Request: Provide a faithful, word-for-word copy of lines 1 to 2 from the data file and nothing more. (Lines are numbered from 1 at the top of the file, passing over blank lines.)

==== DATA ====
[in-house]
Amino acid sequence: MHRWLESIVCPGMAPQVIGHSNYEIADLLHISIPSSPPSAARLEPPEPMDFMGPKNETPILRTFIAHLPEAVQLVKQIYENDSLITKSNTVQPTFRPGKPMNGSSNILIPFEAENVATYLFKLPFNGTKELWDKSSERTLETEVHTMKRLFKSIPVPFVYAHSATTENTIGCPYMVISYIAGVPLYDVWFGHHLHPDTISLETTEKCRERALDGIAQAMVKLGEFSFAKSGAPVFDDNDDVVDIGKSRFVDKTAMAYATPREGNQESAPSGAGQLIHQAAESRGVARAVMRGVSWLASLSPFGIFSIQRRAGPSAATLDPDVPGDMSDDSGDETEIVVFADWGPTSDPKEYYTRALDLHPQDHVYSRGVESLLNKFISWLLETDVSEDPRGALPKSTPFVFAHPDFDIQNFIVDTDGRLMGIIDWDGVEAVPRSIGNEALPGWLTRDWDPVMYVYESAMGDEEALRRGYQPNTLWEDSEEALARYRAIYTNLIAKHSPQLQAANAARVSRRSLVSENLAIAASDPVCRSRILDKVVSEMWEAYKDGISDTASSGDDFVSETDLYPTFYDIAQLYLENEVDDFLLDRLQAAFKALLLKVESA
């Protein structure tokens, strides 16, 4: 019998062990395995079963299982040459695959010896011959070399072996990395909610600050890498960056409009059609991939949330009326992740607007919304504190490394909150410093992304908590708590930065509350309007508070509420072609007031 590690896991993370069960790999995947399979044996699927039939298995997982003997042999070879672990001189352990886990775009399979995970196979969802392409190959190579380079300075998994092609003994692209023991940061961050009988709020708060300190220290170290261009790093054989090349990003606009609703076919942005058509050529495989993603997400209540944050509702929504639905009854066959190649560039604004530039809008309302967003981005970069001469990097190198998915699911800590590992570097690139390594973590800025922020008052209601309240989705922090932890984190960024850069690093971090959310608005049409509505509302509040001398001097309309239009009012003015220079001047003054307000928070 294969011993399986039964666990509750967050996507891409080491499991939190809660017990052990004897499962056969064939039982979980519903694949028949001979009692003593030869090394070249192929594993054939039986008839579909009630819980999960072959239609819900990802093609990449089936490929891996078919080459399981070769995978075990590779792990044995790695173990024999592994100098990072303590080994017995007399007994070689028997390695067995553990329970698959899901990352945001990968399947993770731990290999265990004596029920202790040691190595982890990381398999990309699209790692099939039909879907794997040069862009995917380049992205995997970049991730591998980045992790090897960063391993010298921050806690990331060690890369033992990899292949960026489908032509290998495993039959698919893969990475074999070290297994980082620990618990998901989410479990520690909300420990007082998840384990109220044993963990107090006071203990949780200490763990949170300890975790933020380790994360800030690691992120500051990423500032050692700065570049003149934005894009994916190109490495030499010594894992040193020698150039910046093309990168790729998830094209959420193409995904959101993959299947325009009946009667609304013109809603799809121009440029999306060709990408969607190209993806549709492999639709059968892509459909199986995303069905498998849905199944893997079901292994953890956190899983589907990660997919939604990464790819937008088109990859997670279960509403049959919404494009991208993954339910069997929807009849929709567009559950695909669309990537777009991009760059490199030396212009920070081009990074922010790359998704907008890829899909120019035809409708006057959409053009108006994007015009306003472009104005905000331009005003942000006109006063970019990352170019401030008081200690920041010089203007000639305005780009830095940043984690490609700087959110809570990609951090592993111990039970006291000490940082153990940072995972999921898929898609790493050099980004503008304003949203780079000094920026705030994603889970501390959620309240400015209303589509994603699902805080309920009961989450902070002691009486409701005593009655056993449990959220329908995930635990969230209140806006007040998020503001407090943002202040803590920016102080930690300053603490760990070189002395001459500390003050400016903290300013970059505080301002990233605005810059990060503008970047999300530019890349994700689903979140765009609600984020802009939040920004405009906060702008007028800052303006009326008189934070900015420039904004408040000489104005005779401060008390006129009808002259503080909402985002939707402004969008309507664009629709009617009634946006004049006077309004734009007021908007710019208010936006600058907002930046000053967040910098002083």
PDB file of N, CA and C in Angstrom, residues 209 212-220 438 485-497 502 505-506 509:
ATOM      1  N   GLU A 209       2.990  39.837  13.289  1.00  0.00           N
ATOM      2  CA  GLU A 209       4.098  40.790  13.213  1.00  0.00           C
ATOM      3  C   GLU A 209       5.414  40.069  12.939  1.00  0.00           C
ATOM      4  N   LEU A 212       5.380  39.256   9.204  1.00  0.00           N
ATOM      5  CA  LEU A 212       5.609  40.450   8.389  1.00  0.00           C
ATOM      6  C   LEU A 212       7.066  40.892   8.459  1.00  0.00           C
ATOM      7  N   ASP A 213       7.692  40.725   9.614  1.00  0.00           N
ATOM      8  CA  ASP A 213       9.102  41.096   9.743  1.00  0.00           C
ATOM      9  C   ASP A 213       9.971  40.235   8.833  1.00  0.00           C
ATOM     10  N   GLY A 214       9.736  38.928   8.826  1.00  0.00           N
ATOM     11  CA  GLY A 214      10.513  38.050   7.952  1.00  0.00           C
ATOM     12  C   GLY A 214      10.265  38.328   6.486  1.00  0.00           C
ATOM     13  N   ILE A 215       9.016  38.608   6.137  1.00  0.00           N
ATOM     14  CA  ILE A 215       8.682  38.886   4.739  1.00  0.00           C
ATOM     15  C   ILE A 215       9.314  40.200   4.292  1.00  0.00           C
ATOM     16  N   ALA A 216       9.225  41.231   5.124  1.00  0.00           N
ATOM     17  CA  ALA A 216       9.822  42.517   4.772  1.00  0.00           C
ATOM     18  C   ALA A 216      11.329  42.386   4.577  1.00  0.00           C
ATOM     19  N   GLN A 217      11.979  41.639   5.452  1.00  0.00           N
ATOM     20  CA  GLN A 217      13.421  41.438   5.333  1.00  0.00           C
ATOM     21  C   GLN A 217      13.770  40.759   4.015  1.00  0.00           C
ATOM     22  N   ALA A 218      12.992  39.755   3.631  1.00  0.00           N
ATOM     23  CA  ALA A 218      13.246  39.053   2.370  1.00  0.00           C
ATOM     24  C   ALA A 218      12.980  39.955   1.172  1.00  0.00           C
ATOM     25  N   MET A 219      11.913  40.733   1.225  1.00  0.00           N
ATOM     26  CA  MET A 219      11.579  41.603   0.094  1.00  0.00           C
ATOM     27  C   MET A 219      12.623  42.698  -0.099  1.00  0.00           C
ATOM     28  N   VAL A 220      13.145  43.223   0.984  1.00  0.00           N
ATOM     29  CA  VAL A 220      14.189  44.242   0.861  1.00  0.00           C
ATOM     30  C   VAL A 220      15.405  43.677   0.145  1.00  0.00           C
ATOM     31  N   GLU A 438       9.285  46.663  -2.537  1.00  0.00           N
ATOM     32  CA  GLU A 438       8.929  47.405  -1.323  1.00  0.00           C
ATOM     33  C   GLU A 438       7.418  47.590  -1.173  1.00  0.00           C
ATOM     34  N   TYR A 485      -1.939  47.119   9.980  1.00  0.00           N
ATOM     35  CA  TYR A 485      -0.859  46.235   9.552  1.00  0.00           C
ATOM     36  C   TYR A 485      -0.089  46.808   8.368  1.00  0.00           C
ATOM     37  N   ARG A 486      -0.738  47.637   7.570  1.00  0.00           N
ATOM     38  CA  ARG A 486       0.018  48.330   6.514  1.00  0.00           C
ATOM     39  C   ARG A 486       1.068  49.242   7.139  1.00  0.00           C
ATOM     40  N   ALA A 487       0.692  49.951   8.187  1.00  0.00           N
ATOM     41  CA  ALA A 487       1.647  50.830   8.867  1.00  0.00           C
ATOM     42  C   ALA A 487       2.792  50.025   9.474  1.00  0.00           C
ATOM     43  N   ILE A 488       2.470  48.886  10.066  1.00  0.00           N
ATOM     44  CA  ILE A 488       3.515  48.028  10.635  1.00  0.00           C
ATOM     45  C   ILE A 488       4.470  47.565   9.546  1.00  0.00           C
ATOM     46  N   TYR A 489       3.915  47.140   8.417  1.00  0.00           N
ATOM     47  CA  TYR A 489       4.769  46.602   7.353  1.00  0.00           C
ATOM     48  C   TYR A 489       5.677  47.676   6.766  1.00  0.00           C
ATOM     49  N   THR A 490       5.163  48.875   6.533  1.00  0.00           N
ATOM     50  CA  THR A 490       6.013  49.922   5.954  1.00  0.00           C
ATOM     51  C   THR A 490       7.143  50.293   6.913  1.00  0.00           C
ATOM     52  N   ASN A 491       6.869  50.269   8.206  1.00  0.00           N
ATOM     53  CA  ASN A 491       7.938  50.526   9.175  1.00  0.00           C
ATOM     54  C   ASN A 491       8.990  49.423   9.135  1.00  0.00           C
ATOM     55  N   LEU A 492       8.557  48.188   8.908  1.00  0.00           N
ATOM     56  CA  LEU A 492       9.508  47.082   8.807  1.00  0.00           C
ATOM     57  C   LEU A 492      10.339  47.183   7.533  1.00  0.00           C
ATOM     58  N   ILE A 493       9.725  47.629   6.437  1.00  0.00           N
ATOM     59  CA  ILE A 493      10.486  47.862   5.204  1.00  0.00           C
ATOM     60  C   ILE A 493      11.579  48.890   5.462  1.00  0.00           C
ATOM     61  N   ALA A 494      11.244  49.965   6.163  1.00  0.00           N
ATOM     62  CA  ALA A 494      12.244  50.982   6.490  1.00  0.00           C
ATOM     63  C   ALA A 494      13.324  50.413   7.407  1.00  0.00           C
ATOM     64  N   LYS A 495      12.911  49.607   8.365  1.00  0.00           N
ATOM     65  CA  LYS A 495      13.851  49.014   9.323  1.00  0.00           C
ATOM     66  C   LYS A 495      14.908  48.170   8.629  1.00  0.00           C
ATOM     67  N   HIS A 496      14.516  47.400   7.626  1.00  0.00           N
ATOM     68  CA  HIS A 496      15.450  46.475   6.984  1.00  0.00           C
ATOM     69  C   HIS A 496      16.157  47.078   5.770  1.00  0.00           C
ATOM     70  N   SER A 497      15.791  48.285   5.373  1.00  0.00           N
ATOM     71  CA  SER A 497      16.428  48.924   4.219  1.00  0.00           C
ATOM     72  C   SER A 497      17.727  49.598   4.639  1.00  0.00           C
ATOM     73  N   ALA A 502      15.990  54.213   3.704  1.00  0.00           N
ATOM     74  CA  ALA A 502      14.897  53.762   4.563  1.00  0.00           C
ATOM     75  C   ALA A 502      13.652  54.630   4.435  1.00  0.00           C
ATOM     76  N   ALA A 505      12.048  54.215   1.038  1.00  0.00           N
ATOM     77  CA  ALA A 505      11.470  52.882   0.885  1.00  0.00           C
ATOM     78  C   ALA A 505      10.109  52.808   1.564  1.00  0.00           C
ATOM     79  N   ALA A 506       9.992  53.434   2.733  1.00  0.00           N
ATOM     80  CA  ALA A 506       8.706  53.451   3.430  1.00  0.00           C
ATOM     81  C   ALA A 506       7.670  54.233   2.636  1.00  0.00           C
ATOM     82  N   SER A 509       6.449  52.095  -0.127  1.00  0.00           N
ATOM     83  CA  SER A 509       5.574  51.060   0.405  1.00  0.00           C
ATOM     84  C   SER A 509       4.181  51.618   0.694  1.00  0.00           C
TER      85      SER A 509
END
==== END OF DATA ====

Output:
[in-house]
Amino acid sequence: MHRWLESIVCPGMAPQVIGHSNYEIADLLHISIPSSPPSAARLEPPEPMDFMGPKNETPILRTFIAHLPEAVQLVKQIYENDSLITKSNTVQPTFRPGKPMNGSSNILIPFEAENVATYLFKLPFNGTKELWDKSSERTLETEVHTMKRLFKSIPVPFVYAHSATTENTIGCPYMVISYIAGVPLYDVWFGHHLHPDTISLETTEKCRERALDGIAQAMVKLGEFSFAKSGAPVFDDNDDVVDIGKSRFVDKTAMAYATPREGNQESAPSGAGQLIHQAAESRGVARAVMRGVSWLASLSPFGIFSIQRRAGPSAATLDPDVPGDMSDDSGDETEIVVFADWGPTSDPKEYYTRALDLHPQDHVYSRGVESLLNKFISWLLETDVSEDPRGALPKSTPFVFAHPDFDIQNFIVDTDGRLMGIIDWDGVEAVPRSIGNEALPGWLTRDWDPVMYVYESAMGDEEALRRGYQPNTLWEDSEEALARYRAIYTNLIAKHSPQLQAANAARVSRRSLVSENLAIAASDPVCRSRILDKVVSEMWEAYKDGISDTASSGDDFVSETDLYPTFYDIAQLYLENEVDDFLLDRLQAAFKALLLKVESA